Another ancient symbol drawn in geometric tattoos is the Gordian knot. Based on a Greek myth, the knot was used to secure the ox-cart of Gordias, a peasant farmer prophesied to be king. No one could untie the knot until Alexander the Great finally cut it with his sword after also failing in his attempts. The Gordian knot thus became a metaphor for a complicated problem that must be solved by thinking outside the box. While there are no pictures of the actual Gordian knot, it is commonly depicted as three or more interlocking rings. As a tattoo, it can represent the complexity of life, and the appreciation for the beauty in its unsolvable mysteries.
“I went in last month for a free consultation. Being the first time that I had spoken to anyone about having my tattoo removed in Dallas, I wasn’t sure that I would start quite yet. But my consultation went so well that I bought a package and started immediately! They gave me very realistic expectations, good pricing, and even though the removal lasering isn’t too fun, it was actually a pleasant experience overall. After only one treatment, I am seeing amazing results, especially on the shading. A happy customer here for sure.”
Have you ever asked yourself how on earth the geometrical tattoo came into existence? Is it even possible for the geometrical shapes to become stunning pieces of tattoos that will be engraved on someone’s body? Well, to clear out all your questions, let’s try to know first the interesting history of this kind of amazing tattoo. Needless to say, this kind of tattoo has been already worn on the body of numerous ancient people. The beginning of this tattoo can be traced back over 2000 years ago. It was found out that the very first wearers of such beautiful unique tattoo were those first inhabitants in the islands of Micronesia. However, only those who were already matured got the chance to wear this tattoo on their body. In other words, it served as their sign of tribute to those who already reached the maturity when it comes to age that belonged to their community. Furthermore, it was also said that only married men were allowed to wear the tattoo in their community.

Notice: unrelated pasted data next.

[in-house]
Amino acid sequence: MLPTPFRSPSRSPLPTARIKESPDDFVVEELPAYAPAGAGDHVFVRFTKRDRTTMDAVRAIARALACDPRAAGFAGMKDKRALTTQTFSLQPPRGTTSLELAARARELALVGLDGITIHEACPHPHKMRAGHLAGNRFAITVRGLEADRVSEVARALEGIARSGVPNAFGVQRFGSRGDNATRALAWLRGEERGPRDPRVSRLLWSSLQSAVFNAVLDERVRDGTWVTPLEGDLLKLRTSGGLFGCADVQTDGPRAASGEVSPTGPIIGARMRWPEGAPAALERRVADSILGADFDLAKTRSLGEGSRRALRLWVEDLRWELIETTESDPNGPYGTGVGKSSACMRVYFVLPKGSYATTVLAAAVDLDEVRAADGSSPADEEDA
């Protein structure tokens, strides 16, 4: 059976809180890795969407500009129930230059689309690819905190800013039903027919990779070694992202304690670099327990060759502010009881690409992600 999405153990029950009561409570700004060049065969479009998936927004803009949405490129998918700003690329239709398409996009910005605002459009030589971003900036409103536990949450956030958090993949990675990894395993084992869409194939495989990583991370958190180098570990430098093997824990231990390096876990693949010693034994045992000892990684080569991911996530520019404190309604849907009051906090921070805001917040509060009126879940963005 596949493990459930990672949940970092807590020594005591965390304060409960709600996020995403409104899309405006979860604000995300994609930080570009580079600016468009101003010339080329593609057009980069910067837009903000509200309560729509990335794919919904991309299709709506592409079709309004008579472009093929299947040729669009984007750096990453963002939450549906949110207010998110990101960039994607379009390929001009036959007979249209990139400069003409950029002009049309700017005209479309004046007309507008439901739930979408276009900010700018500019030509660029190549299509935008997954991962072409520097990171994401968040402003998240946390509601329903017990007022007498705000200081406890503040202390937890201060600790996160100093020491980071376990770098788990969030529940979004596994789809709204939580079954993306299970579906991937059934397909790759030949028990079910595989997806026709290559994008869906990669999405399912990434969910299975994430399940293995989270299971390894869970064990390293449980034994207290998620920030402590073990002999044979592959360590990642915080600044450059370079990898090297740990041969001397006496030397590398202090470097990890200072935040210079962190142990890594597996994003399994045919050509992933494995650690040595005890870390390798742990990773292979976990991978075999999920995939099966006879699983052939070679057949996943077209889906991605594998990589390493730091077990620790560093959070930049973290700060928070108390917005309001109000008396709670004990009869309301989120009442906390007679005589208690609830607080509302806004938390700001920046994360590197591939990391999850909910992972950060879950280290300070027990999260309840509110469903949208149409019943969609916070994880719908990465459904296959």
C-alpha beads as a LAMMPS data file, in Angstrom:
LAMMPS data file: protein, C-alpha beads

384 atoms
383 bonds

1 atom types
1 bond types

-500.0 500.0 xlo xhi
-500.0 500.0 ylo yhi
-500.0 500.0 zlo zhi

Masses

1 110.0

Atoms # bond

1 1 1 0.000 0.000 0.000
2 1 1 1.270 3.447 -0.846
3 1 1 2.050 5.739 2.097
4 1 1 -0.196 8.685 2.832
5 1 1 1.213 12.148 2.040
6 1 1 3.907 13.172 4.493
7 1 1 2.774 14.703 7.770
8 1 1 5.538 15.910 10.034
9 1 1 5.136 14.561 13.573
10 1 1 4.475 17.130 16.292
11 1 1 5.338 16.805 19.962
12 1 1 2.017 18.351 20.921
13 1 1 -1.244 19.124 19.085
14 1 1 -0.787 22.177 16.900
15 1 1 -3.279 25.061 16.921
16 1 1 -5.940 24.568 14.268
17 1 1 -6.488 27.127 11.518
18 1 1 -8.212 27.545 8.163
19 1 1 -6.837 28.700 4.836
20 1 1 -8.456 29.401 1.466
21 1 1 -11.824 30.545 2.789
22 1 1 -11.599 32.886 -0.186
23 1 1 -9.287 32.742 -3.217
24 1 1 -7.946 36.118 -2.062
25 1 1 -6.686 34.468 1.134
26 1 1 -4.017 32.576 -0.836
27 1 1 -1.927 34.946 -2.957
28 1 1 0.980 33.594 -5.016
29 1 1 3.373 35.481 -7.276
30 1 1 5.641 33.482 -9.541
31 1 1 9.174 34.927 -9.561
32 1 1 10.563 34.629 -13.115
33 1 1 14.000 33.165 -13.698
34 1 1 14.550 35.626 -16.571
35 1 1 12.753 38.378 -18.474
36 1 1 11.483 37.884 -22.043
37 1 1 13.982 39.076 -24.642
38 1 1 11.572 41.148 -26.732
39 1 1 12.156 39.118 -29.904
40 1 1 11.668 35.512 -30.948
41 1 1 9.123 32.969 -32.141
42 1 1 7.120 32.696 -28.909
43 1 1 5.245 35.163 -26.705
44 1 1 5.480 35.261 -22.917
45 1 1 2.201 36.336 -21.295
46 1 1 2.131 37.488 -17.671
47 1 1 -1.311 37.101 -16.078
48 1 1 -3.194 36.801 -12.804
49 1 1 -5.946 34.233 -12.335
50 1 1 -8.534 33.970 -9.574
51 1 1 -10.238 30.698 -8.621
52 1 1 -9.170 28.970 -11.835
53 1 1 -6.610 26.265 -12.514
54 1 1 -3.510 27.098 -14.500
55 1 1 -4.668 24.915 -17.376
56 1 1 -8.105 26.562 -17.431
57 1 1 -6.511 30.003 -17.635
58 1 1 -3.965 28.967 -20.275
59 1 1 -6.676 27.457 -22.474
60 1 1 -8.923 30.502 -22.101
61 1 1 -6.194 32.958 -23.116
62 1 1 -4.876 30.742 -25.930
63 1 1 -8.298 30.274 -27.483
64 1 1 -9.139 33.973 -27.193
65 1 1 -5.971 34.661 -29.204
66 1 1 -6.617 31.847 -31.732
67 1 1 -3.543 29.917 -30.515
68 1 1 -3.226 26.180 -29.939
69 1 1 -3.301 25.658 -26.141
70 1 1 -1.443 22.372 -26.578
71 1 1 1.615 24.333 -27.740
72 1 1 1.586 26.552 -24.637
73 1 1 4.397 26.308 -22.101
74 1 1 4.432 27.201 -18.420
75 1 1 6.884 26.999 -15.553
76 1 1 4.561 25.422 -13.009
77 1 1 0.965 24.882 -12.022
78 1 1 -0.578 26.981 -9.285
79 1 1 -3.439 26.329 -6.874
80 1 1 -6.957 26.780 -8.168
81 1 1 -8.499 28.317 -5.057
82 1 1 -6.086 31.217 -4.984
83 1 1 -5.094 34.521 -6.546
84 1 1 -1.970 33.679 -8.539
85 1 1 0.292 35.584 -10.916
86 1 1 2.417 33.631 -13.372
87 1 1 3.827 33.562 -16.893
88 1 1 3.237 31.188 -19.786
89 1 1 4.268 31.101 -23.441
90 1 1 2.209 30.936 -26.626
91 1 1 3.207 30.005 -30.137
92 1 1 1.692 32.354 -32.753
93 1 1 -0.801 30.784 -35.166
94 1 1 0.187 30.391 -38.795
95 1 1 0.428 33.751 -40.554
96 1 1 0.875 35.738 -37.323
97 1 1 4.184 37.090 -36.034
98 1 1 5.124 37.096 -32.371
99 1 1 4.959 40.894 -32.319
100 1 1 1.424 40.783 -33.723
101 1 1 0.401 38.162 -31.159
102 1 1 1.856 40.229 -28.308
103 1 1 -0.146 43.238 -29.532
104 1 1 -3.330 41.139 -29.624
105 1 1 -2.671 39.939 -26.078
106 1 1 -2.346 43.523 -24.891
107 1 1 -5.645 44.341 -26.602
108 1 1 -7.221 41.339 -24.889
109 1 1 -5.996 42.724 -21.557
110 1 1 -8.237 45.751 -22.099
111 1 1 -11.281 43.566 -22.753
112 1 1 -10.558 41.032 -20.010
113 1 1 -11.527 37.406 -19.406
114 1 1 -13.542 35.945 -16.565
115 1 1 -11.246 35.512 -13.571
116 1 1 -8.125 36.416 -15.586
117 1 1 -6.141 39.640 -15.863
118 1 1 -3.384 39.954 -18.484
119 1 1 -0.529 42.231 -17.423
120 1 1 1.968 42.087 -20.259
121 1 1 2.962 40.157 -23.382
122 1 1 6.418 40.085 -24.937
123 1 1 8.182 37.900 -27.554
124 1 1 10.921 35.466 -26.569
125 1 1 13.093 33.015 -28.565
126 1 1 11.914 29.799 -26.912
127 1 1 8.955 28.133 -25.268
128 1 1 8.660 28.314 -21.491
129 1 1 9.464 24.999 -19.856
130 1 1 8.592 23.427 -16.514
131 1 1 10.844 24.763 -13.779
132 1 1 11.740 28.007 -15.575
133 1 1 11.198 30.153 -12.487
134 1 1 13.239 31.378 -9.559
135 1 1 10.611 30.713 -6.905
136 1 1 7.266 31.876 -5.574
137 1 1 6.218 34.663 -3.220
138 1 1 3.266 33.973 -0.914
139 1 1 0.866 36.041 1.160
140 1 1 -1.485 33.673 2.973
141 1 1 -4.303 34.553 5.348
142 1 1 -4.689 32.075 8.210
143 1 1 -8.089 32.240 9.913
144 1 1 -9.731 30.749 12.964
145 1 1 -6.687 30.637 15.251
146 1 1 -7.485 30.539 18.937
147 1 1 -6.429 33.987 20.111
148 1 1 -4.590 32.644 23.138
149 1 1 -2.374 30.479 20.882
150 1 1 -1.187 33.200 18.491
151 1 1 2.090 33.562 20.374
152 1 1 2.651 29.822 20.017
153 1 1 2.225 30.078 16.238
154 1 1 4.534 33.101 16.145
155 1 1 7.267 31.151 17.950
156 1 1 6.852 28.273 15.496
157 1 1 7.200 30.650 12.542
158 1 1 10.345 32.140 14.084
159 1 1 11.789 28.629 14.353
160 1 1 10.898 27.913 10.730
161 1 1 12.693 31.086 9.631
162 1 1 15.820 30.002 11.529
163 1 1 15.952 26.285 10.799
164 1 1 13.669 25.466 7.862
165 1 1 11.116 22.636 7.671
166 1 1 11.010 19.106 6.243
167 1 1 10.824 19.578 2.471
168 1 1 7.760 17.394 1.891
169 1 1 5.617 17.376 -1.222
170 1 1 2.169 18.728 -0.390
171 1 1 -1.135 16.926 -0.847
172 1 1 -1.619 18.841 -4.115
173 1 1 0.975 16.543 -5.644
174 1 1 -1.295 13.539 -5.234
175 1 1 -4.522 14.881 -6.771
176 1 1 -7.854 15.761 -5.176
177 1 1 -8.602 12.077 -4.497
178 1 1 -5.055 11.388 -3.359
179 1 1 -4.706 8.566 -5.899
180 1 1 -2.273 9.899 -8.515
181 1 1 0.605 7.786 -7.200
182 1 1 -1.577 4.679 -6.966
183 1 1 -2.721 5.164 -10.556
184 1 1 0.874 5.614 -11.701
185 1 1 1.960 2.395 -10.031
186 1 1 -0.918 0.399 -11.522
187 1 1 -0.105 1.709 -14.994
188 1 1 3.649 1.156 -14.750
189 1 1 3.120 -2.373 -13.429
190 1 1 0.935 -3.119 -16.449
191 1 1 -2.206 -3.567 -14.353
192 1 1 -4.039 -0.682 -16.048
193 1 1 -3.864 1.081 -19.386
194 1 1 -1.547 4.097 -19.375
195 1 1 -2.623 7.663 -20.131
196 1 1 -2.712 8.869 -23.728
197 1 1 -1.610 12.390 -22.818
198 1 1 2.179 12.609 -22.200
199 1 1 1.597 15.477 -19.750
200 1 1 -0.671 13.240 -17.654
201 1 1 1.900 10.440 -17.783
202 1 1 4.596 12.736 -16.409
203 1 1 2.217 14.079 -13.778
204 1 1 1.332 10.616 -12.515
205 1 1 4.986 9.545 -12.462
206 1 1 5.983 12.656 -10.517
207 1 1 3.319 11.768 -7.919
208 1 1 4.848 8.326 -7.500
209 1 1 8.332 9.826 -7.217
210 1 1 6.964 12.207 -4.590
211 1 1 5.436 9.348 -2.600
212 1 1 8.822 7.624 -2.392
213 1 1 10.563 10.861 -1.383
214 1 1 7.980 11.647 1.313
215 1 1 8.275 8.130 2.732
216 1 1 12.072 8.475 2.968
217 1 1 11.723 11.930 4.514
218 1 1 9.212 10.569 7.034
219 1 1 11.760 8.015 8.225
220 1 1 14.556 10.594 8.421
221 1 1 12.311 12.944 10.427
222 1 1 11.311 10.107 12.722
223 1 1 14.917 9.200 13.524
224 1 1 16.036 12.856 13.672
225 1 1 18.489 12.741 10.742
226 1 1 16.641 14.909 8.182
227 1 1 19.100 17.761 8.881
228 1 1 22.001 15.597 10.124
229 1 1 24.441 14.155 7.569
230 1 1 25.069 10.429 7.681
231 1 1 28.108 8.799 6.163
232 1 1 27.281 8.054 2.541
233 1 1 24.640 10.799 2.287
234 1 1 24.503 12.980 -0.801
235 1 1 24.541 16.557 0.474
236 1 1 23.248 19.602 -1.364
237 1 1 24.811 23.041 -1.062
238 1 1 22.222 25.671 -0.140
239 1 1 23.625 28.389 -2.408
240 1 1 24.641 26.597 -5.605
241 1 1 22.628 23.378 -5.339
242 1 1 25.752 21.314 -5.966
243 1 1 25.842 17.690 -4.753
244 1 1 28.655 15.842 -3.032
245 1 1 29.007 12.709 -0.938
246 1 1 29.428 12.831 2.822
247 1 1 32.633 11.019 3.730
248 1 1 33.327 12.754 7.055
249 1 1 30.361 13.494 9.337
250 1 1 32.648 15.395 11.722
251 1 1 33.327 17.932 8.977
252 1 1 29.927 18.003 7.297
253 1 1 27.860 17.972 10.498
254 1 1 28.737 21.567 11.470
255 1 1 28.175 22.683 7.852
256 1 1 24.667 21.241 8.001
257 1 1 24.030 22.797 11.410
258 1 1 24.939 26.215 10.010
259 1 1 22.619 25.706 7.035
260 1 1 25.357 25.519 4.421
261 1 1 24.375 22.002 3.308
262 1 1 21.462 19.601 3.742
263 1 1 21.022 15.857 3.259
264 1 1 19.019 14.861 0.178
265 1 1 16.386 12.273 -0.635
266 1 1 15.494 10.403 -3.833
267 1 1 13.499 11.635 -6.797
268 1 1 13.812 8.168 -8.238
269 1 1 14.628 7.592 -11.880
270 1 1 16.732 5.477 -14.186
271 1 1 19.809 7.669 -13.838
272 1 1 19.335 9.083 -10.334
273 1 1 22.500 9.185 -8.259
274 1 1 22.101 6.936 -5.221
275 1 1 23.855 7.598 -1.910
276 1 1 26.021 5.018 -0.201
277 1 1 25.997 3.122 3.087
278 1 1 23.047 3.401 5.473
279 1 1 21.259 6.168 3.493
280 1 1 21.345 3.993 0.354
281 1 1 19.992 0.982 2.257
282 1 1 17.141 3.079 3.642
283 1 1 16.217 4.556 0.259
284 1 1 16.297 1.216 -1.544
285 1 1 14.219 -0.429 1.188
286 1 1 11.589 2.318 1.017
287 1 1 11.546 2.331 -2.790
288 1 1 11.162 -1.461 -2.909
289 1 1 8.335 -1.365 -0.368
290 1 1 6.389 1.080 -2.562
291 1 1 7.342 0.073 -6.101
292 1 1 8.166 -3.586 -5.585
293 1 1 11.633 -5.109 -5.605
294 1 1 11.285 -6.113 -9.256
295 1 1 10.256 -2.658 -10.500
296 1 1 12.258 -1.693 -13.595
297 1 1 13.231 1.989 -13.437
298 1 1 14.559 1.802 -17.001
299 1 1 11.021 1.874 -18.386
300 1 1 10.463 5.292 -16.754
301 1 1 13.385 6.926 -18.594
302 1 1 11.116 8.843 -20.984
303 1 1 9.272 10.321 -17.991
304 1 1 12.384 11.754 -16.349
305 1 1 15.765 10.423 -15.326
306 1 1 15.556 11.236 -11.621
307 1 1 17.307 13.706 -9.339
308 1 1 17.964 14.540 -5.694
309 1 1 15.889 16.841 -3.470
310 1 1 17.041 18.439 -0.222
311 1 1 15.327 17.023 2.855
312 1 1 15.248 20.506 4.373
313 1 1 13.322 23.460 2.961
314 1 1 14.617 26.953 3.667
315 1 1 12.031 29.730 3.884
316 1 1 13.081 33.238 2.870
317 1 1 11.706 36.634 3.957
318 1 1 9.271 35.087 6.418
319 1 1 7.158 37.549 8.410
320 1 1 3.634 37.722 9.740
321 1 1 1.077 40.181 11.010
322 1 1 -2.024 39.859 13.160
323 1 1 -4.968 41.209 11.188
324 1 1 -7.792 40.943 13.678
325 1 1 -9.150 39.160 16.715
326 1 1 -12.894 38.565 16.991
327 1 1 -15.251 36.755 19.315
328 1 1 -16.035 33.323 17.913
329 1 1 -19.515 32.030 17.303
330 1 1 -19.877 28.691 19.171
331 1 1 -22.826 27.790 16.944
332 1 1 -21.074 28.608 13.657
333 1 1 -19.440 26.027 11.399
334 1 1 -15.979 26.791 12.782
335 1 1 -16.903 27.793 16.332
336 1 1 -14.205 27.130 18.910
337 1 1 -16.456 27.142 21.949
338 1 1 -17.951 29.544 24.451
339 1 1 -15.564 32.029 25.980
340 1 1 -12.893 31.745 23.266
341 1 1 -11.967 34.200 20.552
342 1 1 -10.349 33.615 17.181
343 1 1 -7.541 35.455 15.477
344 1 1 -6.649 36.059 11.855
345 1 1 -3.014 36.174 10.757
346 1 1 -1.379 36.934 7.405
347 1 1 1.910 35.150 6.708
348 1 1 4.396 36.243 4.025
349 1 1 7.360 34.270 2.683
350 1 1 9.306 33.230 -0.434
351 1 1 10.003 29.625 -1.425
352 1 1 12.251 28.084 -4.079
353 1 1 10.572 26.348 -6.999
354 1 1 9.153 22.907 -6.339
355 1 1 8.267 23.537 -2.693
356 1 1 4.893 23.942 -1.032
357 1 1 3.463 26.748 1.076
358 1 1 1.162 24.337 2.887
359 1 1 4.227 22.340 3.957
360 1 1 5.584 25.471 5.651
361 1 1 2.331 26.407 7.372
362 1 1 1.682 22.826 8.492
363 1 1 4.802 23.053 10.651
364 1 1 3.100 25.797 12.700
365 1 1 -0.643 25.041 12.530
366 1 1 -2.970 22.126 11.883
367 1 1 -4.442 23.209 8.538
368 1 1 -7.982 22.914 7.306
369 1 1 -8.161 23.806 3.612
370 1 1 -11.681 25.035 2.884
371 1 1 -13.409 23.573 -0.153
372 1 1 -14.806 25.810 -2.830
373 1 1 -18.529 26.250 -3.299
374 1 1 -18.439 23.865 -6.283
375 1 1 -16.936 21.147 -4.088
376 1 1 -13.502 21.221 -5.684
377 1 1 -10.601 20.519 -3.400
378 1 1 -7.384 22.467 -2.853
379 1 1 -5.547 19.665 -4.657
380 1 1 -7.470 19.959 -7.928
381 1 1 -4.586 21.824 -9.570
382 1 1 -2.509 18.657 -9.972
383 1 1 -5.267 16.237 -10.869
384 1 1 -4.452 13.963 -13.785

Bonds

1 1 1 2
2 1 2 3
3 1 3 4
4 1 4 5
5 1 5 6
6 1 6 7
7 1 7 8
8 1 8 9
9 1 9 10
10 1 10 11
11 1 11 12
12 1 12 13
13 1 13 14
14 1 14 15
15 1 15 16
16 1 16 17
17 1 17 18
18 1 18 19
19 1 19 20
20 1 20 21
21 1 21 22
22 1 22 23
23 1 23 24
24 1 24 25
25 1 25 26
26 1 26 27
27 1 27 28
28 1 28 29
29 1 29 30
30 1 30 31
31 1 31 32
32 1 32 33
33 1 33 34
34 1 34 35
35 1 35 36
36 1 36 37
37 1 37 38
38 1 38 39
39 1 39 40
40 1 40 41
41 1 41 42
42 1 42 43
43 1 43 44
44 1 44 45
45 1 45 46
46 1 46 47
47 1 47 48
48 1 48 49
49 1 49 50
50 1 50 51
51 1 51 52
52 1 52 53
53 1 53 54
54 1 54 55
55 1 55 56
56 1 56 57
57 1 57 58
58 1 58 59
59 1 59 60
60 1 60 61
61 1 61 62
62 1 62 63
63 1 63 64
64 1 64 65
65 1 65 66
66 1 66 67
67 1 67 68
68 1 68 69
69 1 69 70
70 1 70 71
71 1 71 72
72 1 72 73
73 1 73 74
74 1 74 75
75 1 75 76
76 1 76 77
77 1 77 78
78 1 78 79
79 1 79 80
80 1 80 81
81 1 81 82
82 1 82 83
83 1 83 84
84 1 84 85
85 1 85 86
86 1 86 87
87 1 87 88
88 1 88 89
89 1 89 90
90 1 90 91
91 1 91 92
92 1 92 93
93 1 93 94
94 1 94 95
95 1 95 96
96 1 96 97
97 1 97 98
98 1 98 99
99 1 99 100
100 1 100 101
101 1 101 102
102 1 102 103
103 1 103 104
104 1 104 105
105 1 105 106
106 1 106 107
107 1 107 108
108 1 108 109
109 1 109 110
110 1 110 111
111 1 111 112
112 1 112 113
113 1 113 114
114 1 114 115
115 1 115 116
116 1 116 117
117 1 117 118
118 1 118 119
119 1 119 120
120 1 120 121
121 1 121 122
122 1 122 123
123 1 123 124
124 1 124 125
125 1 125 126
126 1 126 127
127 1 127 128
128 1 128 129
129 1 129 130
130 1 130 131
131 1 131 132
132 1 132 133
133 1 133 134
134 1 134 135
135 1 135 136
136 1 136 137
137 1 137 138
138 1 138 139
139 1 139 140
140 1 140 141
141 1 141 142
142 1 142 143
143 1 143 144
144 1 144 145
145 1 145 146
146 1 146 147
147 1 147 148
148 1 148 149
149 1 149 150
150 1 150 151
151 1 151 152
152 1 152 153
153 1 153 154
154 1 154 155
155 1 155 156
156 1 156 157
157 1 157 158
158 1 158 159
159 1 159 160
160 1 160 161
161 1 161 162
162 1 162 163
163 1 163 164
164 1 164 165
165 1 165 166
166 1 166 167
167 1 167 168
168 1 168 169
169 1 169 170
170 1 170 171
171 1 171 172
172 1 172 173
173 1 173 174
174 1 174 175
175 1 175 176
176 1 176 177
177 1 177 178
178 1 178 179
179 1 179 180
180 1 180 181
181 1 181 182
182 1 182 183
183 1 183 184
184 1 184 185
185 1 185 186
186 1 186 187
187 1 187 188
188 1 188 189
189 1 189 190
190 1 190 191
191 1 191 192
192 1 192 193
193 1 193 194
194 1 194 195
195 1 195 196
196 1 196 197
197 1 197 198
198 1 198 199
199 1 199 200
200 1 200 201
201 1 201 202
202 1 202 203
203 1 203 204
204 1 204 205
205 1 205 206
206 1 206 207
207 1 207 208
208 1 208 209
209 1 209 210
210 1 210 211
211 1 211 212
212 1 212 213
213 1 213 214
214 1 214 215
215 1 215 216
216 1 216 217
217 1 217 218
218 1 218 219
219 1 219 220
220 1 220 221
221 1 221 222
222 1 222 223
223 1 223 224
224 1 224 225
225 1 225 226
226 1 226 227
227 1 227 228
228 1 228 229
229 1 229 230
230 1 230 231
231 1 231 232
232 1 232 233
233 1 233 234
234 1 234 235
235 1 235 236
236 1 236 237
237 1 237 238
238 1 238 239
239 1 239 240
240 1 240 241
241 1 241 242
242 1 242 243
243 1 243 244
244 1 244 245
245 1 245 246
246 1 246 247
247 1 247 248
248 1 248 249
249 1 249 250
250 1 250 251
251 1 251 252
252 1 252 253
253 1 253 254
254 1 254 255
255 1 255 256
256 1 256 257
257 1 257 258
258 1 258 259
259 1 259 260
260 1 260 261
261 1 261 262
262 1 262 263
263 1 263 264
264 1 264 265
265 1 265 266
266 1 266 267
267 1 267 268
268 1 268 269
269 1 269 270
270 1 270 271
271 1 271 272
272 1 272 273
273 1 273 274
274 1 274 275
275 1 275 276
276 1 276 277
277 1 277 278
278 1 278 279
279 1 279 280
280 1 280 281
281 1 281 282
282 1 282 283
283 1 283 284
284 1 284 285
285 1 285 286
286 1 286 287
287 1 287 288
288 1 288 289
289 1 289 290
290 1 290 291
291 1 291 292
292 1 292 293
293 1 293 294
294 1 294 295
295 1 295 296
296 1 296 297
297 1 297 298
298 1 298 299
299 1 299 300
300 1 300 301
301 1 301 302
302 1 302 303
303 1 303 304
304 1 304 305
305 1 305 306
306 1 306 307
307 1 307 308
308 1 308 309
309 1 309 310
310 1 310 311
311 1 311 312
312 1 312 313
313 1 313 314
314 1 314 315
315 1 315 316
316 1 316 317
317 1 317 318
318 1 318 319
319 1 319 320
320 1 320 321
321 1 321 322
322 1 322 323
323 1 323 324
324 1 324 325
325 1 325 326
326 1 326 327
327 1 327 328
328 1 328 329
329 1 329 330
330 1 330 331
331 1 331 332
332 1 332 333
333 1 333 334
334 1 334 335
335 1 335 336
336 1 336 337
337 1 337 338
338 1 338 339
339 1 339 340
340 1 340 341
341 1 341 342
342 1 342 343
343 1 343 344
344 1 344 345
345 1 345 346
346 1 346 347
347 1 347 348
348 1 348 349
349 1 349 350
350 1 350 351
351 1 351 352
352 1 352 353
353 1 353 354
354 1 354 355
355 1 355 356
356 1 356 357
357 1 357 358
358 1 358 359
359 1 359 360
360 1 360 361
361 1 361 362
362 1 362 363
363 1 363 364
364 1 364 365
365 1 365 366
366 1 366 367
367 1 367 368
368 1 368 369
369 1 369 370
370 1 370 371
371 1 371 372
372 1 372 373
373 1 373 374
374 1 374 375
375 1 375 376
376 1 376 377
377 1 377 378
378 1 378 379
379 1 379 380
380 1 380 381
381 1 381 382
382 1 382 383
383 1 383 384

“The big misconception with tattoo removal is that it’s an eraser,” Sherrif F. Ibrahim, M.D.,, an associate professor in the department of dermatology at the University of Rochester, tells SELF. But it’s not that simple. “It’s a process,” he says. Sometimes, complete removal of a tattoo can take one or two years, with treatments occurring every 6, 8, or 12 weeks. Plus, it’s not like getting your eyebrows waxed—it’s an invasive procedure that costs hundreds of dollars a session. Lasers remove tattoos by blowing up pigment molecules into tiny pieces, which are then cleared away by an immune system response. Healing from laser treatment isn’t always a walk in the park, either. “The laser breaks the skin’s surface, so you have bleeding, you have swelling, and you have pain after the treatment,” says Dr. Ibrahim.
Deciding to get a tattoo is a big deal, regardless of whether it's your first time under the needle or not. But for a tattoo virgin, the stakes are arguably even higher when it comes to picking a design and spot that won't be hated later. Classic wrist tattoo ideas are always a great place to start for inspiration, IMO, although what you choose to ink is entirely your decision.